Comparison between the effects of femoral 3-in-1 nerve block versus obturator nerve block added to the femoral 3-in-1 nerve block for postoperative analgesia after total knee replacement surgeries
European Journal of Molecular & Clinical Medicine,
2022, Volume 9, Issue 4, Pages 3848-3855
AbstractBackground: Femoral 3-in-1 nerve block (FNB) alone is frequently used for pain control after total knee replacement (TKR), as the following nerves are inconsistently anesthetized during a Femoral three-in-one block i.e., the Lateral cutaneous nerve (LCN) of the thigh, the Femoral nerve (FN) and the anterior branch of the Obturator nerve (ON). But does not provide complete postoperative analgesia as the posterior branch of the Obturator nerve (ON) and femoral branch of the genitofemoral nerve are not blocked. The intact sensation in the back of the knee after an FNB alone could be attributable to either the obturator or the sciatic nerve, which also supplies the knee joint [2, 5].
Objective: The study aims to compare the quality of postoperative analgesia and the need for opioids postoperatively between femoral 3-in-1 nerve block and obturator nerve block added to the femoral 3-in-1 nerve block in patients undergoing elective total knee replacement surgeries.
Materials and Methods: After obtaining the institutional ethics committee approval and patient consent, a Comparative study was conducted on 60 patients aged between 40 and 60 years of ASA I & II scheduled for elective total knee replacement surgeries in MAMATA GENERAL HOSPITAL for 1 year. Patients are randomized into Group 1 (30 patients) which receives a Femoral 3-in-1 nerve block & Group 2 (30 patients) which receives an Obturator nerve block plus a Femoral 3-in-1 nerve block. Patients’ baseline vitals were recorded, after giving the block & the extent of both blocks was evaluated 30 min after injection of the anesthetic solution. Both groups recorded postoperative analgesia efficacy and need for opioids and compared in the first 8 hours after surgery.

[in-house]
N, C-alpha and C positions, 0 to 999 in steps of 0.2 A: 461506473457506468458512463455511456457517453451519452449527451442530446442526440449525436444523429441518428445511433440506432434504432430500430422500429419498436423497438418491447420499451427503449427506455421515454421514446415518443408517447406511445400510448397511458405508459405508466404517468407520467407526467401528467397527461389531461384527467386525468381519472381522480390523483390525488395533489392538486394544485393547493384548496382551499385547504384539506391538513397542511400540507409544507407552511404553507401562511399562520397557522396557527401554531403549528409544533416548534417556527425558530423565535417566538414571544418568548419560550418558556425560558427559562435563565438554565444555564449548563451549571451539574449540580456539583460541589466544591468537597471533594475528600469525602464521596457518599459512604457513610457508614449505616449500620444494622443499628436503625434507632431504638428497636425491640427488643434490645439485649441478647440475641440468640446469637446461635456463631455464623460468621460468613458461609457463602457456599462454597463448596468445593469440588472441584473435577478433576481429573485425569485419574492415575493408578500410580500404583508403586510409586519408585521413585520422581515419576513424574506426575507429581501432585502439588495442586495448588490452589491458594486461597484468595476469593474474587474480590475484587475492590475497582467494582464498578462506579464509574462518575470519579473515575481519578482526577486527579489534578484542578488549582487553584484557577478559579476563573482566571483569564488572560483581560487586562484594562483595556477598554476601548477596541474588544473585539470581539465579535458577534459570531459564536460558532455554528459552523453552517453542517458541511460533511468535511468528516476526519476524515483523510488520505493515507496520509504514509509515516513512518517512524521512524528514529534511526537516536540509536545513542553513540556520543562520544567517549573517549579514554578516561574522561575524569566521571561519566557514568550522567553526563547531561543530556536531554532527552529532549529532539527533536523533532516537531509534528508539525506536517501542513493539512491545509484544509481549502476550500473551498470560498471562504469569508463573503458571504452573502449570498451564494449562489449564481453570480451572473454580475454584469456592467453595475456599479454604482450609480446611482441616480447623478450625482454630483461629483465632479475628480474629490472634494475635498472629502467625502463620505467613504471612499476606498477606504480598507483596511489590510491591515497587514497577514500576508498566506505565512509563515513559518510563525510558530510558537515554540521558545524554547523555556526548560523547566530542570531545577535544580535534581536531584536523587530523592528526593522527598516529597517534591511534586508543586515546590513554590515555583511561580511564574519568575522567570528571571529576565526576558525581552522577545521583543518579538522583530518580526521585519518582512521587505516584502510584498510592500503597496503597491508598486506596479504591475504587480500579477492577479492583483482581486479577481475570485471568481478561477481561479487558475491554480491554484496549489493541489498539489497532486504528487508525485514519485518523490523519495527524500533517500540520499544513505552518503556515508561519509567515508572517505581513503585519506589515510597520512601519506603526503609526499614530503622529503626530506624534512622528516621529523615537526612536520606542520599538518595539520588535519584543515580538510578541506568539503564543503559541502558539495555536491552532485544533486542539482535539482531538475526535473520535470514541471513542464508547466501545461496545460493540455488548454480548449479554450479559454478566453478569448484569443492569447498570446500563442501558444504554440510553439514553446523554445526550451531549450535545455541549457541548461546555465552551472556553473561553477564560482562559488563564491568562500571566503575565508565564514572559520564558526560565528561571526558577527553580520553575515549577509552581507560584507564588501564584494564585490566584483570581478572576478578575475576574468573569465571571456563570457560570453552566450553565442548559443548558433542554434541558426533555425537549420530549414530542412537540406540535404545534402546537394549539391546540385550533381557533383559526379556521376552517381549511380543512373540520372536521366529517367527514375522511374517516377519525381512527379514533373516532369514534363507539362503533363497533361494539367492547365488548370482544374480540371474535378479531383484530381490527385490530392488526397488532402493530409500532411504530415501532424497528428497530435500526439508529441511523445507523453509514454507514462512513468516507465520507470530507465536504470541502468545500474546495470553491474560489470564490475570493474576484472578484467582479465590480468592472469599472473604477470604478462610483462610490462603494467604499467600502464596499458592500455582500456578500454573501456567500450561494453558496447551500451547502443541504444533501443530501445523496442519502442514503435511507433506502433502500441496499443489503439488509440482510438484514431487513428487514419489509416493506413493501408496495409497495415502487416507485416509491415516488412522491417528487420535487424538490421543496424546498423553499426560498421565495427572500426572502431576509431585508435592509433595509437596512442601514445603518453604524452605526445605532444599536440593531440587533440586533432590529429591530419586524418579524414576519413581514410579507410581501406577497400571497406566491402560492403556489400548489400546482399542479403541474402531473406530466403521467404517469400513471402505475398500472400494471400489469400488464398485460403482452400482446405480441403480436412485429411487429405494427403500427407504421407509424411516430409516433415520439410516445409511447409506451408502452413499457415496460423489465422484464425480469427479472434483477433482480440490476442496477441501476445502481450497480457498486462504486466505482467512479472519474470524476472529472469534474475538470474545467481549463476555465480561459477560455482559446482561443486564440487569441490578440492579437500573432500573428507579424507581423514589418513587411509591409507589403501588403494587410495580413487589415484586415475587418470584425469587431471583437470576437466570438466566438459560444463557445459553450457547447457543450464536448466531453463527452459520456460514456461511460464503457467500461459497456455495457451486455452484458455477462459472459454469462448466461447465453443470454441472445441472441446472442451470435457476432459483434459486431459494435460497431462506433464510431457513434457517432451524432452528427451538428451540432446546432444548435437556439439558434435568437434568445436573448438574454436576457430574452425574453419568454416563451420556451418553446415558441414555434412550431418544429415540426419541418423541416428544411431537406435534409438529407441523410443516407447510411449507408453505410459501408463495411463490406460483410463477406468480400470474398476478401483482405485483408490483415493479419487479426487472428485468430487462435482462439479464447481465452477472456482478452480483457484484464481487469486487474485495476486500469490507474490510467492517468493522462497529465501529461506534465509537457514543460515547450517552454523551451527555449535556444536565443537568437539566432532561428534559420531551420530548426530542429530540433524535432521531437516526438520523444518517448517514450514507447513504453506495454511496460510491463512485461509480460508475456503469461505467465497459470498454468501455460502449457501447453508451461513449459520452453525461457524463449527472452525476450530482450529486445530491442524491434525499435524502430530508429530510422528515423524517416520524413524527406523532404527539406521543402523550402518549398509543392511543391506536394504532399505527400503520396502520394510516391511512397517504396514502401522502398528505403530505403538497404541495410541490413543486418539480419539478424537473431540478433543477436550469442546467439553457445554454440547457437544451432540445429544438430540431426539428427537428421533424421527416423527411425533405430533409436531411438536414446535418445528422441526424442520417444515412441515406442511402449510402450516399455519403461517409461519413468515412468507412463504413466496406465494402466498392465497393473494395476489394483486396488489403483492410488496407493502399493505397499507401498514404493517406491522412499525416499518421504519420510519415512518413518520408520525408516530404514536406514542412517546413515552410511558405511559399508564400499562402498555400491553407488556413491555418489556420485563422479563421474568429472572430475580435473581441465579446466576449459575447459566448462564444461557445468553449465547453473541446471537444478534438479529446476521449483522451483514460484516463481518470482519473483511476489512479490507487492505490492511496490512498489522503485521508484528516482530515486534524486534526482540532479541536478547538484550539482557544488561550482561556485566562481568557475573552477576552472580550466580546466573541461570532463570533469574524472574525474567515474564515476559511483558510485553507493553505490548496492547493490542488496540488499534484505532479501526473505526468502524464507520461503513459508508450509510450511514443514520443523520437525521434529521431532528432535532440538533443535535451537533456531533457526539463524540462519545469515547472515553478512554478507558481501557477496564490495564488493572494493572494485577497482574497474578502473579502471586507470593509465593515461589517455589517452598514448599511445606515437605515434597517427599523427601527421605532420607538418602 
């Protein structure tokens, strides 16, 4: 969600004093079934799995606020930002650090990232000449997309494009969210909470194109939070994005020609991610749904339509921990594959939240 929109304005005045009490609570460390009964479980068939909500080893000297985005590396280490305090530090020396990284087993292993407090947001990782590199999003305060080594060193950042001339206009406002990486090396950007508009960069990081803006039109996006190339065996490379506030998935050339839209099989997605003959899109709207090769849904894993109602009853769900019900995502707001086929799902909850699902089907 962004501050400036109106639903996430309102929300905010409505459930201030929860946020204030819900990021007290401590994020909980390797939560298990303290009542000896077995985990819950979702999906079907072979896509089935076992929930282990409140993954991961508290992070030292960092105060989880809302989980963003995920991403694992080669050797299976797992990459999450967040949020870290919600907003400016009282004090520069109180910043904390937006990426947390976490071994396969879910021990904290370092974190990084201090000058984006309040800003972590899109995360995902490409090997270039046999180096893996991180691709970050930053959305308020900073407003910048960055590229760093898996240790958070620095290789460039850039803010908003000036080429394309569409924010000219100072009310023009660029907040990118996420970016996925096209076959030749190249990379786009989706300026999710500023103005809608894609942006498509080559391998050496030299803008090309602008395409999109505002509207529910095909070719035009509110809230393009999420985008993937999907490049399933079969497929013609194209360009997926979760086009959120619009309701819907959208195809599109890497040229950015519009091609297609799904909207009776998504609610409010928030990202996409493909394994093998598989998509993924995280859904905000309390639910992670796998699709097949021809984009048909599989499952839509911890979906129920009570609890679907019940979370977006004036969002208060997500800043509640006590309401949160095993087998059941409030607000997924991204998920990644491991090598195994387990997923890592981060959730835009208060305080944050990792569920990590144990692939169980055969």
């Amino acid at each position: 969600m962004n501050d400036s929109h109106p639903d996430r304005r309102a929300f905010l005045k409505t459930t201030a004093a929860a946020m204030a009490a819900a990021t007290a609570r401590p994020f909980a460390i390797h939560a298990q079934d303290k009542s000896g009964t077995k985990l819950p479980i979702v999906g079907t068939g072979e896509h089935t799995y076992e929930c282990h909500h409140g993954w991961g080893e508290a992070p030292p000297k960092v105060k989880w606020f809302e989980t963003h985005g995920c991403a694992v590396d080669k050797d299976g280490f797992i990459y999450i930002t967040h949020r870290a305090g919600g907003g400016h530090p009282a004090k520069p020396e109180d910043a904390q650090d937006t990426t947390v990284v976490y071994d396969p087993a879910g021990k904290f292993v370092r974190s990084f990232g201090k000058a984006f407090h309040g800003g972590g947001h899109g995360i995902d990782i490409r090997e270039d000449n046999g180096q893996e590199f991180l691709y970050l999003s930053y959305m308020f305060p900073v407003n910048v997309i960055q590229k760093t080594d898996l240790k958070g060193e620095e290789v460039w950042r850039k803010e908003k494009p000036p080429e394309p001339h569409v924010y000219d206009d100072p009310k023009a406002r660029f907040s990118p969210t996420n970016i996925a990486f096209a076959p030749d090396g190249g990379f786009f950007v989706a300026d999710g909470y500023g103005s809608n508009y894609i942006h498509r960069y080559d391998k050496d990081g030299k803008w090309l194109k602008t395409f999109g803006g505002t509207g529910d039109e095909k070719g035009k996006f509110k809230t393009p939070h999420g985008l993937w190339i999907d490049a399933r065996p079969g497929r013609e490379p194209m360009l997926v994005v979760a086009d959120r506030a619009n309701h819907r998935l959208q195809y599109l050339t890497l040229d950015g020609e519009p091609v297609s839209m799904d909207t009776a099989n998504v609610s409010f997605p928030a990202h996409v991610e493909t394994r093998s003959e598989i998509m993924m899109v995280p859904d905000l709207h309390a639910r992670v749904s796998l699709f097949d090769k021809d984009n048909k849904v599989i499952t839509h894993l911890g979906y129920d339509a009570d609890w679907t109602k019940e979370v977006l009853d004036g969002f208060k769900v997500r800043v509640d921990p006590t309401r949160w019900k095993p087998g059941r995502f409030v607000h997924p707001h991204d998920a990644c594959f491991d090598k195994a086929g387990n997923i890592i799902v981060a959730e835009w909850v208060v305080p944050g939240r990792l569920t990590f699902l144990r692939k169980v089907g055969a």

Statistical analysis: Categorical data will be compared using the Chi-Square test. Continuous variables will be compared using a student t-test.A P-value of <0.05 will be considered statistically significant.
Results: The mean no. of fentanyl boluses given in Group 1 was 3.03±0.72 and in Group 2 was 1.66±0.66 which is statistically significant (P<0.05). The mean total consumption of fentanyl in mcg in Group 1 was 75.83±17.96 and in Group 2 was 41.66±16.52 which is statistically significant (P<0.05).
Conclusion: We conclude that adding an obturator nerve block to the femoral block results in a significant reduction in total requirements for opioids in the first 8 hrs after TKR.
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